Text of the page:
How would you configure the ADC for 2 cell low battery

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Consider that the 2 cells could be alkaline or NiMH and that they will be fed to a boost regulator that pushes them up to 3.3V.  A fully fresh alkaline pair could also be 3.3V (1.65V each) and alkalines are generally considered dead at 0.8V, but some of the discharge graphs I've seen show a pretty significant bend at 1.0 or 1.1 even.

 

One way is to use AVCC for the reference and feed the battery voltage into ADC0, value 1023 would be 3.3V, value 511 would be 1.65V, but what value to use?  Would I need to have an option to configure different values for Alkaline vs. NiMH ?

 

What about feeding the regulated voltage into ADC0 via a voltage divider and use the internal 2.56V?  Then look for the regulated voltage to start dropping below 3.3V to some degree.  Would that be workable and not require a setting for Alkaline/NiMH?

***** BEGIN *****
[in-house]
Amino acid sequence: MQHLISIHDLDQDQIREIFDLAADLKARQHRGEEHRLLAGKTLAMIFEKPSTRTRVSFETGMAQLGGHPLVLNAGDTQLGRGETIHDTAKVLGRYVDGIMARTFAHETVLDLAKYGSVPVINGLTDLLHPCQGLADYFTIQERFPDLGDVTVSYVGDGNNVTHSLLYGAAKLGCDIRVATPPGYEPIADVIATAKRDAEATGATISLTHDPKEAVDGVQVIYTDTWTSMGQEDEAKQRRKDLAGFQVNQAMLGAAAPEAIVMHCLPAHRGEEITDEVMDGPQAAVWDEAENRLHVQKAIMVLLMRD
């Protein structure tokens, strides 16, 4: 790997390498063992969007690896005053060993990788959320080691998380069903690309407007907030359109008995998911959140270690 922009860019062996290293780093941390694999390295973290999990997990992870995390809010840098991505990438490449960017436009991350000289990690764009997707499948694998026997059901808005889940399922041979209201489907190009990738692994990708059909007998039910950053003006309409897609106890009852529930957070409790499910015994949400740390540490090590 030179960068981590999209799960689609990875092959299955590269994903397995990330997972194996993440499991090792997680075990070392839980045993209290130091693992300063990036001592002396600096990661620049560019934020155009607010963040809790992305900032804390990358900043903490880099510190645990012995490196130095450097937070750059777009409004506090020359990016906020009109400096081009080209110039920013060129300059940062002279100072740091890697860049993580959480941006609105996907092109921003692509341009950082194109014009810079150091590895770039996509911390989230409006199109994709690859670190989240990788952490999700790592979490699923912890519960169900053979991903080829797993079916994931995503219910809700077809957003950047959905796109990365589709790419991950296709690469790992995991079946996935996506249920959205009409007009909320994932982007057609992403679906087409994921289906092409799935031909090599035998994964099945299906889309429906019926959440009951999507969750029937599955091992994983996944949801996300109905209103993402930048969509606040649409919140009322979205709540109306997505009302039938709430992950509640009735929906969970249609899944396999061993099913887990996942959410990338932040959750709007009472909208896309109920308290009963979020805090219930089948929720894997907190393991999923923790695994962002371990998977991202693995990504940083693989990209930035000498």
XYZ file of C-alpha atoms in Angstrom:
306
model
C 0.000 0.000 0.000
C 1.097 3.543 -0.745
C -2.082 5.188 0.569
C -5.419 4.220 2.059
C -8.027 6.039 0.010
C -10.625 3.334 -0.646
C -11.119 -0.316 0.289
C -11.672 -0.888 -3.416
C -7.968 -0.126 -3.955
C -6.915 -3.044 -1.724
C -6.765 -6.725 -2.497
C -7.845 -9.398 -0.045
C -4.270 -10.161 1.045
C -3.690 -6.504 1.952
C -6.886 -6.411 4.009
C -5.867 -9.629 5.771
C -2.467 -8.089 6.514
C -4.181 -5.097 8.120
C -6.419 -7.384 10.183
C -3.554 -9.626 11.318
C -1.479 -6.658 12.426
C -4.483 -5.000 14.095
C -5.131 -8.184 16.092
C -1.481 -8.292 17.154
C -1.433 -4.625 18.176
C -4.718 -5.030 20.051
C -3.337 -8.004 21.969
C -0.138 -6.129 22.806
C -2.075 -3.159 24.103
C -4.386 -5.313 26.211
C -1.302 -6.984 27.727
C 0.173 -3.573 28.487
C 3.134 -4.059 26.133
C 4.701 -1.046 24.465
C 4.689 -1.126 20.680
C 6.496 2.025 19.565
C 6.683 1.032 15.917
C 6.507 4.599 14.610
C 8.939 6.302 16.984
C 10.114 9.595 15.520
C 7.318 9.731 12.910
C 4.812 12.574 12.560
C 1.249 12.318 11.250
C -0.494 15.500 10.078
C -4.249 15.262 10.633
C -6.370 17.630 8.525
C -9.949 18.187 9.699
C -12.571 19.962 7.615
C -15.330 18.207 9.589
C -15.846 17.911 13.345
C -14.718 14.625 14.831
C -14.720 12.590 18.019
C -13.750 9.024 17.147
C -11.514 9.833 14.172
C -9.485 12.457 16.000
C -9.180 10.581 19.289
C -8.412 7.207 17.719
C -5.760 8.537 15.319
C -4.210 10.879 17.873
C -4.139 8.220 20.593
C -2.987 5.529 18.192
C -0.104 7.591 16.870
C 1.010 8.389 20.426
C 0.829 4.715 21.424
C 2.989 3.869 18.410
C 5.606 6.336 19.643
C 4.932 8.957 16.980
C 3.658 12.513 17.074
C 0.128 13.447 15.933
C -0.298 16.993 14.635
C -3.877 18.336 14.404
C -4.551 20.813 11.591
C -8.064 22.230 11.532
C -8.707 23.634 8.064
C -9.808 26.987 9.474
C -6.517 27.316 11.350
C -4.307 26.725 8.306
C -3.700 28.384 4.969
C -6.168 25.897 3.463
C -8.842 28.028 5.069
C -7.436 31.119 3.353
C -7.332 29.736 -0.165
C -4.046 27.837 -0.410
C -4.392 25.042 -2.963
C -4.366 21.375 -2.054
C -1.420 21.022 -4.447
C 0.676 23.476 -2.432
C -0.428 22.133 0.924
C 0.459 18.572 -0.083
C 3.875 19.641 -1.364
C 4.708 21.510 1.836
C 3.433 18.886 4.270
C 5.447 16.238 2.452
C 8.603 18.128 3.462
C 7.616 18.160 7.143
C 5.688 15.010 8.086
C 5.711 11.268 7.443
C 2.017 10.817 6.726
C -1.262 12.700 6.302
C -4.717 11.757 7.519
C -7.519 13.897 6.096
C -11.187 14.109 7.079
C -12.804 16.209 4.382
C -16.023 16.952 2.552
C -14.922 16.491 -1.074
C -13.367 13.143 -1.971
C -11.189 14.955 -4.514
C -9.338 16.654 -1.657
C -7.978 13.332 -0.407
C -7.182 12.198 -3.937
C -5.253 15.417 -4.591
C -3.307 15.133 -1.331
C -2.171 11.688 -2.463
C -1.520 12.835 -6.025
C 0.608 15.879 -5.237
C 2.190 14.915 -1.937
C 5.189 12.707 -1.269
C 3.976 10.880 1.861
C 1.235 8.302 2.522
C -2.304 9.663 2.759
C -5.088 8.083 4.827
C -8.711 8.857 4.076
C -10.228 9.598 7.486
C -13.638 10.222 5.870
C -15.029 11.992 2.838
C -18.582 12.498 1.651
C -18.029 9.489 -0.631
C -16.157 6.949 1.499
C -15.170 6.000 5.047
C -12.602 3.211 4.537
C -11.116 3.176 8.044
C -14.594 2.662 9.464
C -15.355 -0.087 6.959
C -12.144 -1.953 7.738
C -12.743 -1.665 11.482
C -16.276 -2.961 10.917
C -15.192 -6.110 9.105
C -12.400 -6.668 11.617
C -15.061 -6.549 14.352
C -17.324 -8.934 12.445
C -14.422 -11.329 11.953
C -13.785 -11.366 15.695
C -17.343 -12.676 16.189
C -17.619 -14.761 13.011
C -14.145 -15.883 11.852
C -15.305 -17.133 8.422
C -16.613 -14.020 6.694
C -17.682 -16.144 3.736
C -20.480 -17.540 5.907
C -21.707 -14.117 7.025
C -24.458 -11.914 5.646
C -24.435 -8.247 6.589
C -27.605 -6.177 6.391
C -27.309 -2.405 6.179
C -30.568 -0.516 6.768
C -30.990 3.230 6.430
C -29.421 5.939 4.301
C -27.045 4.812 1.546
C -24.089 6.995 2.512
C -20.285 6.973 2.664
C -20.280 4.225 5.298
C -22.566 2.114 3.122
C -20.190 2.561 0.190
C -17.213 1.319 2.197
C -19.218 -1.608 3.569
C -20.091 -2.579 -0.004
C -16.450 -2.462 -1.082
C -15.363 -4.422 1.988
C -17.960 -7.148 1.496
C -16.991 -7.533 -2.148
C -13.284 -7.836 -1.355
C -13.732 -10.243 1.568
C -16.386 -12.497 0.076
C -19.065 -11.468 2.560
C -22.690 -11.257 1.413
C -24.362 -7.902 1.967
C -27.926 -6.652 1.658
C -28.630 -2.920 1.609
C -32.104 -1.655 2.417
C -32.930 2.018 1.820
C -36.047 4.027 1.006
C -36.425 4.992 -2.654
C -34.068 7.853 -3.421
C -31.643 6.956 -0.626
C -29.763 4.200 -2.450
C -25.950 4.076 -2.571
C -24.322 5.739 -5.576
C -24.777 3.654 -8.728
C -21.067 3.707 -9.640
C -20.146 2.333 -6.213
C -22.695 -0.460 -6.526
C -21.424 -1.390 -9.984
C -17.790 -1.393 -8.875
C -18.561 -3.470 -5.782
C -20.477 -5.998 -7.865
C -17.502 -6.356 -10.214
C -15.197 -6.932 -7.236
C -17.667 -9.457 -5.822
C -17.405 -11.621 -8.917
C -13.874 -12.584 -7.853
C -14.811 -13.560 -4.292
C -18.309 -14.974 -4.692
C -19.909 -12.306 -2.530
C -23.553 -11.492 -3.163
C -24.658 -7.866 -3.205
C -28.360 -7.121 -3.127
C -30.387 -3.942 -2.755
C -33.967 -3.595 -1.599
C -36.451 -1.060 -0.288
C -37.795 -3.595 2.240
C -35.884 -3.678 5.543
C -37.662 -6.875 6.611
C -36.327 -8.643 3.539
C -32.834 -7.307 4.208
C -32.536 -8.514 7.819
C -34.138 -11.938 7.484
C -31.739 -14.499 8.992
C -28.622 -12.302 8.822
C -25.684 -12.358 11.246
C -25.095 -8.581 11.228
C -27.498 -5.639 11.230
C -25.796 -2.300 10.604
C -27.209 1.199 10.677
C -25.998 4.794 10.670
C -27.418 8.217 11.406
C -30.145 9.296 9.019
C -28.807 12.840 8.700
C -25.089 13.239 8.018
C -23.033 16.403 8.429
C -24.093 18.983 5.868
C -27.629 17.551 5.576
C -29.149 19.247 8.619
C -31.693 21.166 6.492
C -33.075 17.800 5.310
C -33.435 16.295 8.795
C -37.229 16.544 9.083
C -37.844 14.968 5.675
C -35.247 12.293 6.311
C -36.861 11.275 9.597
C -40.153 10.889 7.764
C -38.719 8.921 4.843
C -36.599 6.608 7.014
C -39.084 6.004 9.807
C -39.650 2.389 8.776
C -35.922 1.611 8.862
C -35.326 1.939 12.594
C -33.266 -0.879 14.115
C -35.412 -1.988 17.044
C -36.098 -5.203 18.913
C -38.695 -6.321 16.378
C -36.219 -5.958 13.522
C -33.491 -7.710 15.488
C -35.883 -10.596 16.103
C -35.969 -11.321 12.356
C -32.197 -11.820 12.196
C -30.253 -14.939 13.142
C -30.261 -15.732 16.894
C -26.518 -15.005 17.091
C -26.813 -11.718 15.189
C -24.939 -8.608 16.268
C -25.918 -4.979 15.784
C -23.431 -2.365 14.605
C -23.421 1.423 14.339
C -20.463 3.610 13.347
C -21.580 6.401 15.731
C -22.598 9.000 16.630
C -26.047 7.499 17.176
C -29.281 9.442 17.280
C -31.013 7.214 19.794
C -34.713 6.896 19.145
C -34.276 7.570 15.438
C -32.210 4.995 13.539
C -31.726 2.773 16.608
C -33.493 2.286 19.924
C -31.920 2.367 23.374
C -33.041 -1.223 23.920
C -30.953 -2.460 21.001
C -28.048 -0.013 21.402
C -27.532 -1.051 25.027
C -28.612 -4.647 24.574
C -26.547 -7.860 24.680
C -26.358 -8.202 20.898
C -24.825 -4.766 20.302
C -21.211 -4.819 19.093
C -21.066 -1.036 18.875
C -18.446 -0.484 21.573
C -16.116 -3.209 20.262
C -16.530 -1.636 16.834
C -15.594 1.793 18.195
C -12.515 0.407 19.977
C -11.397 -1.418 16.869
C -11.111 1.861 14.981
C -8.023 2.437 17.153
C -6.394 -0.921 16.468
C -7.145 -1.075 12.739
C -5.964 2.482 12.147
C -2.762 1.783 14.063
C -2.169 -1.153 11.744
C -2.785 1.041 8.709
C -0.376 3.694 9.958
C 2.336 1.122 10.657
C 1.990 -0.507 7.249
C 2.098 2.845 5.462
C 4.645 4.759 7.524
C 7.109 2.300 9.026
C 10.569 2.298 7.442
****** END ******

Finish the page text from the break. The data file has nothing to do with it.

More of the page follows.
I'm probably going to be using an ATMEGA1284.  The datasheet says the 2.56V is roughly +/- 9% accurate which doesn't sound that great which is why I was thinking of just feeding the battery voltage in against AVCC, but then again, if AVCC starts to fall below 3.3V, that will overstate the battery voltage...

 

An other ideas?

 

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If you want to monitor batteries, a good, precise, reference is needed somewhere.  Being off 100-200mv can put you over the cliff.  The internal ref is stable, but sadly, not very accurate...Of course you can cal it unit-by-unit & store some factors in the EEPROM (if avail)...this could simply be a trip value.

Sometimes using a precise Vreg, works just as well.  Perhaps you only want to monitor beginning of the ending---some regulators/converters will have a power "good"  monitor that flags when things are beginning to drift away from the desired Vout setpoint.